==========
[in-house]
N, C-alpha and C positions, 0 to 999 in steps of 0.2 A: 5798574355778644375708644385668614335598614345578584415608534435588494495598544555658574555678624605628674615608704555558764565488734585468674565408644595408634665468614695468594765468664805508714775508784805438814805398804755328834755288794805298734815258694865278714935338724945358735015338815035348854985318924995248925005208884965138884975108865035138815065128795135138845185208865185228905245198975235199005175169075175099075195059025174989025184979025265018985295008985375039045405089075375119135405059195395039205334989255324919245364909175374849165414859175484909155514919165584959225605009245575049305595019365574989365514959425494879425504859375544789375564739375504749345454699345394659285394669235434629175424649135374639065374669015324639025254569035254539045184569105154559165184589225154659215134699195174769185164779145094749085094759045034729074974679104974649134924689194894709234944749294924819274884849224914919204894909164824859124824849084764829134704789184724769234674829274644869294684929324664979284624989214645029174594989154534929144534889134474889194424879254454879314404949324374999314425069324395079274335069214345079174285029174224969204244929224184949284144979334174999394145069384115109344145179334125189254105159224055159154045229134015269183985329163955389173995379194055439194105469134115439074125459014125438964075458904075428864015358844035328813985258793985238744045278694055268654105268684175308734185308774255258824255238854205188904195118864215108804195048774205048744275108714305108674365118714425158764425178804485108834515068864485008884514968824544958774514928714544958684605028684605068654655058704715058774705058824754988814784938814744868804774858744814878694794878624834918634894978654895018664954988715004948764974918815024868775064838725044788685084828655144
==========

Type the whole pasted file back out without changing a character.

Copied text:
[in-house]
N, C-alpha and C positions, 0 to 999 in steps of 0.2 A: 5798574355778644375708644385668614335598614345578584415608534435588494495598544555658574555678624605628674615608704555558764565488734585468674565408644595408634665468614695468594765468664805508714775508784805438814805398804755328834755288794805298734815258694865278714935338724945358735015338815035348854985318924995248925005208884965138884975108865035138815065128795135138845185208865185228905245198975235199005175169075175099075195059025174989025184979025265018985295008985375039045405089075375119135405059195395039205334989255324919245364909175374849165414859175484909155514919165584959225605009245575049305595019365574989365514959425494879425504859375544789375564739375504749345454699345394659285394669235434629175424649135374639065374669015324639025254569035254539045184569105154559165184589225154659215134699195174769185164779145094749085094759045034729074974679104974649134924689194894709234944749294924819274884849224914919204894909164824859124824849084764829134704789184724769234674829274644869294684929324664979284624989214645029174594989154534929144534889134474889194424879254454879314404949324374999314425069324395079274335069214345079174285029174224969204244929224184949284144979334174999394145069384115109344145179334125189254105159224055159154045229134015269183985329163955389173995379194055439194105469134115439074125459014125438964075458904075428864015358844035328813985258793985238744045278694055268654105268684175308734185308774255258824255238854205188904195118864215108804195048774205048744275108714305108674365118714425158764425178804485108834515068864485008884514968824544958774514928714544958684605028684605068654655058704715058774705058824754988814784938814744868804774858744814878694794878624834918634894978654895018664954988715004948764974918815024868775064838725044788685084828655144